Why it made the cut: The official monitor of the ESL Pro League, the BenQ Zowie XL2546K offers speed, clarity, easy configuration, and an esports-first design.

Specs

  • Price: $499.99
  • Screen size: 24.5 inches
  • Resolution: 1920×1080
  • Panel type: TN
  • Brightness/HDR: 320 Nits
  • Response time: 1ms

Pros

  • Outstanding responsiveness
  • DyAc+ adds reduces blur without limiting brightness brightness
  • 5-way controller for quick settings changes

Cons

  • Lower maximum brightness
  • No HDR support
  • Poor contrast and color depth
  • Quite expensive

The BenQ Zowie XL2546K is built to compete. It strips away the frills to put the focus entirely on speed, clarity, and providing you the edge you need in competitive games. With a TN panel, the monitor is effortlessly fast even without enabling overdrive and has no traces of ghosting whatsoever. That does come with the usual TN limitations of reduced contrast and color depth, but since this monitor supports importing and exporting picture profiles, you can easily download custom settings for individual games to make the most of its capabilities.

A 240Hz TN panel should be enough to give players an edge, but the XL2546K takes it multiple steps further. Zowie’s DyAc+ technology reduces motion blur during shaking animations like firing a gun to maintain your visibility. Motion blur reduction can be found on other gaming monitors, but DyAc+ stands apart by doing so without reducing your brightness. It’s a zero-compromise solution.

Other competitive high points include a controller that can swap picture profiles on the fly. Pairing this with the display’s Black Equalizer function, you can literally peek into the shadows and pick out enemies with the push of a button. Both sides of the screen feature flap to block out distractions and keep competitors from peeking at your screen, and a smaller than average stand allows you to position your peripherals comfortably, even if you prefer them farther out.

The XL2546K doesn’t support HDR and has a very peak brightness, so there are meaningful trade-offs here, but there’s no mistaking the competitive design it brings to the table. There’s a reason the ESL Pro League uses these displays at pro esports events.

Best budget: AOC C27G2Z

AOC

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Buy it used or refurbished: eBay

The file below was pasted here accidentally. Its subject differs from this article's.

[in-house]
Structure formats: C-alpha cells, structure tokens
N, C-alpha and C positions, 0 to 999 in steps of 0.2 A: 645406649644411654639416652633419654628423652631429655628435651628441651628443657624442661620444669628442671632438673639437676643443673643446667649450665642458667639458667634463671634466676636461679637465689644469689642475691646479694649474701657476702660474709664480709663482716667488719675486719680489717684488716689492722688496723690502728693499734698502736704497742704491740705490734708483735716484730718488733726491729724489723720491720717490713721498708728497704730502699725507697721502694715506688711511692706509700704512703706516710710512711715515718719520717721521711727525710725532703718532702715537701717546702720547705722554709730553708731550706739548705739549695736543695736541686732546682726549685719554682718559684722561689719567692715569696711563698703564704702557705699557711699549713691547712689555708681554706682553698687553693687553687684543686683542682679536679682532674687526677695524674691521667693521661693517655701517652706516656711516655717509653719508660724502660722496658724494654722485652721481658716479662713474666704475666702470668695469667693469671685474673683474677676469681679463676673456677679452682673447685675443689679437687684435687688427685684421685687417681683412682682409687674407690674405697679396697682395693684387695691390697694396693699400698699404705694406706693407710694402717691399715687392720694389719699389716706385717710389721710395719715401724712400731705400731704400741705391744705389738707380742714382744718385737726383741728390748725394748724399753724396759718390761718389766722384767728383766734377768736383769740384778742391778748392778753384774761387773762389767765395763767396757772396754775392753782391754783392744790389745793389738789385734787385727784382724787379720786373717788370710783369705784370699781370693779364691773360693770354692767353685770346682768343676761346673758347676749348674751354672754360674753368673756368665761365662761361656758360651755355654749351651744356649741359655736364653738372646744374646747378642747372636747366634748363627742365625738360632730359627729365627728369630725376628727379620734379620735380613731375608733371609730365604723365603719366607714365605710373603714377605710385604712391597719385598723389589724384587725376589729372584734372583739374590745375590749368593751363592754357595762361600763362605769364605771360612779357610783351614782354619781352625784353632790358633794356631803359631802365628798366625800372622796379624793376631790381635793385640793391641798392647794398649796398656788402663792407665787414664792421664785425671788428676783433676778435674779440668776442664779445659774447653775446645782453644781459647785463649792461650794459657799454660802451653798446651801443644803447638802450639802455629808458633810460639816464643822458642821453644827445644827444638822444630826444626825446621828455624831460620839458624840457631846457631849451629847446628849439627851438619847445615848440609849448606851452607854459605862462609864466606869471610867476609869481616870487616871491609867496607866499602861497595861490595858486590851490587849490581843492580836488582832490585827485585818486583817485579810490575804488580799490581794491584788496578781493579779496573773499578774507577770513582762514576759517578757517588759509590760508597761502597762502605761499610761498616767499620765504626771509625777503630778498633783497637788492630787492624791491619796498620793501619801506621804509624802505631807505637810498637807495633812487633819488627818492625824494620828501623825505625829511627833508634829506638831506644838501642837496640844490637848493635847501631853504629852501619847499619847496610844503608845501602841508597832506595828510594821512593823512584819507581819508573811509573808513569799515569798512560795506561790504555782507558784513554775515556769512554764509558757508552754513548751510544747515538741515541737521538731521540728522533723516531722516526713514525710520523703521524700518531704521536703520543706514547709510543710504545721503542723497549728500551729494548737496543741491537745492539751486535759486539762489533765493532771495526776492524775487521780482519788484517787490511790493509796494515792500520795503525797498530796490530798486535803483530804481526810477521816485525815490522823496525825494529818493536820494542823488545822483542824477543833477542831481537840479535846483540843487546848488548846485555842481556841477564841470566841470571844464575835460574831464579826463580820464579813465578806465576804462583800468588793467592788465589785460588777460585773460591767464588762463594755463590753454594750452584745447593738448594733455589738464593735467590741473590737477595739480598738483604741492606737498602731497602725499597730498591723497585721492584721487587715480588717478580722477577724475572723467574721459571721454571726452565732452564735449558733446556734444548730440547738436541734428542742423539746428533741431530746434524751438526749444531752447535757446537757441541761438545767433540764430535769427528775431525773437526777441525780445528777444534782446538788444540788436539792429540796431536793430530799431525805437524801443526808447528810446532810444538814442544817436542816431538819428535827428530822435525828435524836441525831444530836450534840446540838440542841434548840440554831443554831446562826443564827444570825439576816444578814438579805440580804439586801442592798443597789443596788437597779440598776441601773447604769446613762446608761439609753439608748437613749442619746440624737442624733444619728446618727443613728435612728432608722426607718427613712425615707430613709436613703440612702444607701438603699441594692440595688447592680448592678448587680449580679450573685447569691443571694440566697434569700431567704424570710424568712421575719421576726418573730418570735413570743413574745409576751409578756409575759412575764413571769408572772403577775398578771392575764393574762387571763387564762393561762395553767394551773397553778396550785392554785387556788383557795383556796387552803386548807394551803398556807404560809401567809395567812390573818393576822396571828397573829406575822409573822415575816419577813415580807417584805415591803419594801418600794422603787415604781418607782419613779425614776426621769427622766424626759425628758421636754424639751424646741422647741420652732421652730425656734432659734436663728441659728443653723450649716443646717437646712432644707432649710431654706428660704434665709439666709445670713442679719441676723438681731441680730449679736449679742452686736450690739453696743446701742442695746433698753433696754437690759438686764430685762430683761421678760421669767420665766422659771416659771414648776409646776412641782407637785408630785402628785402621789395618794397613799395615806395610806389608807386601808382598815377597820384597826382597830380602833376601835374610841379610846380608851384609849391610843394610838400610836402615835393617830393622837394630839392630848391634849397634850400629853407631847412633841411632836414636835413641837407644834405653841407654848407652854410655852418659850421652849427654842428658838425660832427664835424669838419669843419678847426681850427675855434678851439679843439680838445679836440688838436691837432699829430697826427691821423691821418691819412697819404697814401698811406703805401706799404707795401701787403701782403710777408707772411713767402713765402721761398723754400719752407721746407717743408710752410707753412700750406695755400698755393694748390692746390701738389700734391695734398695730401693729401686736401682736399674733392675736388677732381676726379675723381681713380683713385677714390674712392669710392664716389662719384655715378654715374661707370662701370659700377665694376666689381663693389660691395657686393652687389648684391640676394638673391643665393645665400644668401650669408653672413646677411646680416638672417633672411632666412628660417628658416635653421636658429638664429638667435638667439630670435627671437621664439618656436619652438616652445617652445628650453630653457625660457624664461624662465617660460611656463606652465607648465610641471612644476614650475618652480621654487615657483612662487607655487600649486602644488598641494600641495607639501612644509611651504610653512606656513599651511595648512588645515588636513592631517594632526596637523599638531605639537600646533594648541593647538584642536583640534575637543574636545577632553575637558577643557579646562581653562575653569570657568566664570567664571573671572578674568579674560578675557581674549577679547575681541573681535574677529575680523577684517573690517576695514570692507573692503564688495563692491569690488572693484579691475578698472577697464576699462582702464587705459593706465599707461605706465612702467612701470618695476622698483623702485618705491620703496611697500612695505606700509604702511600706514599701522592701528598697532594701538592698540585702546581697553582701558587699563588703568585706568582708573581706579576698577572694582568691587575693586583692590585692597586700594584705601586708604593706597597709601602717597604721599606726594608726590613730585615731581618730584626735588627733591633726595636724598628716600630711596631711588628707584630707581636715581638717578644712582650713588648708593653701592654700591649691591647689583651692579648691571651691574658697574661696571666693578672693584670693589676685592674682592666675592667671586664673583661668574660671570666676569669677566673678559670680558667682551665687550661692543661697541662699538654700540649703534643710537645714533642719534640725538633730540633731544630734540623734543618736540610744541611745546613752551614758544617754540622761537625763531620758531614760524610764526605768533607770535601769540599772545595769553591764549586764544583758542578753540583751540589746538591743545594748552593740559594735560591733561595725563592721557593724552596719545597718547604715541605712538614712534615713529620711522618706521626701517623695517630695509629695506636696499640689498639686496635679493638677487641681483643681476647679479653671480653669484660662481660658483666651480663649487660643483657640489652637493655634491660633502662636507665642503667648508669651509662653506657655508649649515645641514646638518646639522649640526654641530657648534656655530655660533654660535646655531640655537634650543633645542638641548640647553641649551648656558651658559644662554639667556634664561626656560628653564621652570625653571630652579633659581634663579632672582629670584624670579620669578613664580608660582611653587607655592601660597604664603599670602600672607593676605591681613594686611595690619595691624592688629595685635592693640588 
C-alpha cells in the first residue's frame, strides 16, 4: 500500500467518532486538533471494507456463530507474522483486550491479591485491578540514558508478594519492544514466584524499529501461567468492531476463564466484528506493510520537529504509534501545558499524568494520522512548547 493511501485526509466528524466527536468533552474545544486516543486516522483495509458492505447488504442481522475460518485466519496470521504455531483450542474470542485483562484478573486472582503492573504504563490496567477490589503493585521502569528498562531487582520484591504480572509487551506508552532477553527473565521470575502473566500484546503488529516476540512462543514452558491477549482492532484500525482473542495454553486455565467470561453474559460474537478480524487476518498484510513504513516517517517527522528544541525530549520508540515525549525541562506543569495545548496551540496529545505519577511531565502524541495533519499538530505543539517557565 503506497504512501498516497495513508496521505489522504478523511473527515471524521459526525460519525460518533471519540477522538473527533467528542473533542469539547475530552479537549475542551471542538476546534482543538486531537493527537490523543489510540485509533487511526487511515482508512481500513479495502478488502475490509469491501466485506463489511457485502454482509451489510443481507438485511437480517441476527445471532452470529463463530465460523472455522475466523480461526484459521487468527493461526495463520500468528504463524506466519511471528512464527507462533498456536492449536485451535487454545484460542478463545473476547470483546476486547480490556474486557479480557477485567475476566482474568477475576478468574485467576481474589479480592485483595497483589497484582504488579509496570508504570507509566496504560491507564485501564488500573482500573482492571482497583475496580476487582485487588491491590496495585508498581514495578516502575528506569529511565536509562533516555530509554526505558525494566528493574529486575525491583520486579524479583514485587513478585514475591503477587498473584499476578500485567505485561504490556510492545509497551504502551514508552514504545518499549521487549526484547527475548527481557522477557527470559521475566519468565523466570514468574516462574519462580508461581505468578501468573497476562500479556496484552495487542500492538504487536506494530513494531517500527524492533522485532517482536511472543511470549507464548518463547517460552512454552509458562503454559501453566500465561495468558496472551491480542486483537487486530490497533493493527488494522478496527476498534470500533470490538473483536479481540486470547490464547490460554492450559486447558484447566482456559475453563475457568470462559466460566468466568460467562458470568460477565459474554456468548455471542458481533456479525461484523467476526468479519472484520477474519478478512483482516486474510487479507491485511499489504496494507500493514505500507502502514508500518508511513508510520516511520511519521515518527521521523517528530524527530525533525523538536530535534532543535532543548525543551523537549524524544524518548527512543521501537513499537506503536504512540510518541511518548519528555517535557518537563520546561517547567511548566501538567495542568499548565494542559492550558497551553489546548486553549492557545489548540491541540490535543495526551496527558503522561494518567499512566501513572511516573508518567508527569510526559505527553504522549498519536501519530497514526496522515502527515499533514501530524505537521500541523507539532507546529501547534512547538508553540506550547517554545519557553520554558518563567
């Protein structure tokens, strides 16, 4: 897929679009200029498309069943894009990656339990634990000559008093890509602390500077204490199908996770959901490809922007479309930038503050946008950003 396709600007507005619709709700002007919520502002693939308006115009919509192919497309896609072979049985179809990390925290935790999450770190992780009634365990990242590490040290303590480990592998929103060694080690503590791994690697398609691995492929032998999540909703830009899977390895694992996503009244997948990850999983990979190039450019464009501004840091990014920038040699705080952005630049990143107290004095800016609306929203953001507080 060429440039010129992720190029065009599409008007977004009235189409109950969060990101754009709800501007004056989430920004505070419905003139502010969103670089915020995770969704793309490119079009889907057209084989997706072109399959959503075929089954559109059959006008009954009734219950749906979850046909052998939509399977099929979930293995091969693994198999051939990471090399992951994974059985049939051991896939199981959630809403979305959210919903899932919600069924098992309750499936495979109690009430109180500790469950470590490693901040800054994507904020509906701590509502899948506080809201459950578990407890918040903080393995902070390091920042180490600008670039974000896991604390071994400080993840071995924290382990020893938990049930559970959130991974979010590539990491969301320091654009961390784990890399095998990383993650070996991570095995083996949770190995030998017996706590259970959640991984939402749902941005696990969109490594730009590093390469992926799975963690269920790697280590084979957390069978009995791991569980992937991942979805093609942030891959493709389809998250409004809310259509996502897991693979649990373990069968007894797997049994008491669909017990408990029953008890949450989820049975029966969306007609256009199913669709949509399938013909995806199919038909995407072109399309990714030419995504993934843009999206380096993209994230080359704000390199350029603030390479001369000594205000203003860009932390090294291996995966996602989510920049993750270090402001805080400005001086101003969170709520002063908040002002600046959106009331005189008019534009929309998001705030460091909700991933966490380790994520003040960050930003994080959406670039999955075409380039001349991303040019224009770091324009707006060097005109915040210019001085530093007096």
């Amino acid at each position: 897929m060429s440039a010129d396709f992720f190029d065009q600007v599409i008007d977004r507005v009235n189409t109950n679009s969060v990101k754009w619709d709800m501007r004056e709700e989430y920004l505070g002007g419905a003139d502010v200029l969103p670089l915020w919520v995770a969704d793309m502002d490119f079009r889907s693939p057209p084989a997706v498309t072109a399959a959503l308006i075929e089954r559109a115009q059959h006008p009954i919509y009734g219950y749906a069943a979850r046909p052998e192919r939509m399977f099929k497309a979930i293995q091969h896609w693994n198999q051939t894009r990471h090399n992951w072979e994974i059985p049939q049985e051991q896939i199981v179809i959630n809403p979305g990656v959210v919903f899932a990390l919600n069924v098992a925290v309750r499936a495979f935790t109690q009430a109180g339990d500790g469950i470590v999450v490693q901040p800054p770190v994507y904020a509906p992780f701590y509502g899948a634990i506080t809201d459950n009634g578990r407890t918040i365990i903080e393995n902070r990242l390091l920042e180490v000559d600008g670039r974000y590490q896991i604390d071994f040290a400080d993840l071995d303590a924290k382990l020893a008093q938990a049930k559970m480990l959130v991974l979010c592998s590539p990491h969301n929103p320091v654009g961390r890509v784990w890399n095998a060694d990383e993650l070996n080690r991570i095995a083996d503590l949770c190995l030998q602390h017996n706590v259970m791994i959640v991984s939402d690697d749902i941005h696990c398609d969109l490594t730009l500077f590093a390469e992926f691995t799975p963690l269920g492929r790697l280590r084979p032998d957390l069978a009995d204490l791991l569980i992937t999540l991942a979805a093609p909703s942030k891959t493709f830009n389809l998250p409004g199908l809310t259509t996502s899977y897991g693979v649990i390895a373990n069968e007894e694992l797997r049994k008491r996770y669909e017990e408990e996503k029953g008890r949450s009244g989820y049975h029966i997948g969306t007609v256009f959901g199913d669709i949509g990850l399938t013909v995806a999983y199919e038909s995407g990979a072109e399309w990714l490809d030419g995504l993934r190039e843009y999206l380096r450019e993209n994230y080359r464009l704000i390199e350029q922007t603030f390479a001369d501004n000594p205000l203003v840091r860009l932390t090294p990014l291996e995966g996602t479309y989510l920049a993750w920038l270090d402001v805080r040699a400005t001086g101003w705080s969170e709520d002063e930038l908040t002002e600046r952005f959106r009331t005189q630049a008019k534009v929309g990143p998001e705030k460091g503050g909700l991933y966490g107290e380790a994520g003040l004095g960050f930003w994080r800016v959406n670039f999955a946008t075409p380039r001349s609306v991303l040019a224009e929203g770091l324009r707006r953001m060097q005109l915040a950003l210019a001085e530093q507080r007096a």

Why it made the cut: The AOC C27G2Z offers a lot for little. Its large VA panel is color-rich, curved, and immersive. For gamers on a budget, this is a great choice.

Specs

  • Price: $239.99
  • Screen size: 27 inches
  • Resolution: 1920×1080
  • Panel type: VA
  • Brightness/HDR: 250 Nits
  • Response time: 0.5ms (reported)

Pros

  • Spacious, curved screen
  • Good contrast
  • 120% sRGB coverage
  • Very affordable 

Cons

  • Low peak brightness
  • No HDR
  • Actual response time higher than reported

The AOC C27G2Z is an affordably excellent choice for gamers on a budget. For its relatively low cost, it offers quite a bit, including a large 27-inch screen with a medium 1500R curvature. Its 240Hz refresh rate will see you through even the most intense battles with motion clarity that trumps slower displays, but excellent color coverage and deep contrast make it a good choice for content creators and single-player games too.

With such a low price, you know some things had to be sacrificed to get those strong core specs. In this case, the C27G2Z falls short of every other monitor on this list with a brightness of only 250 nits and 8-bit color, so there’s no HDR support here. And though AOC markets this display with a 0.5ms response time, the testers at Display Ninja and Monitor Nerds both found it gets closer to 3ms at 240Hz. This is still fast enough that most players would have trouble seeing a difference, but it’s an important point nonetheless. 

Even with these caveats, it’s hard to get over just how much monitor you’re getting for the price. A sub-$250 monitor that’s 27-inches, curved, 240Hz, sub-5ms of input delay, and also has a stylish aesthetic? That’s a great deal no matter how you look at it.

FAQs

Q: How much does a 240Hz monitor cost?

The price of a 240Hz display varies widely depending on the resolution, features, and brand. As of this writing, the cheapest 240Hz monitors tend to cost around $200. The most expensive 240Hz monitors extend to more than $1,700. It’s not necessary to spend exorbitant amounts of money to get a great 240Hz monitor, but you should expect to pay $350-500 with tax and shipping included.

Q: Does 4K 240Hz exist?

It’s funny you should ask because the answer’s about to change. At CES 2022, Samsung announced the Odyssey Neo G8, the first 32-inch 4K display that can run at 240Hz. The Odyssey Neo G8 is available for preorder now and will start shipping to players on June 6, 2022. It costs $1,499 so 4K 240Hz will likely remain the height of luxury for a couple of years, but you can expect more companies to follow in Samsung’s footsteps before too long.

Q: Is 240Hz good for a gaming monitor?

It can be! A 240Hz refresh rate is much higher than average and will help a very specific subset of players. The two biggest benefits to gaming on a 240Hz monitor are reduced motion blur and input lag. Both of those are assets to competitive games, including MOBAs and first-person shooters. We tend to think of monitors with 240Hz-360Hz refresh rates as “esports monitors.”

If you’re gaming on an older PC or don’t enjoy esports, you probably do not need a 240Hz monitor. Many single-player games, especially visually spectacular ones, will not run at such a high frame rate on most PCs. Even among games that can, upgrading from 144Hz to 240Hz doesn’t offer the same visible change that jumping from 60Hz to 144Hz does. The difference you may notice will be in your reaction time when playing games that move very fast.

Final thoughts on the best 240Hz monitors

If you’re the type of gamer that demands every advantage when playing competitively, upgrading to a 240Hz gaming monitor can give you the one-up you crave. Their improved motion clarity and reduced input lag can provide real advantages when every pixel counts. Making the leap won’t make sense for everyone, but if it does, it might just be the advantage you need to land at the top of the leaderboard.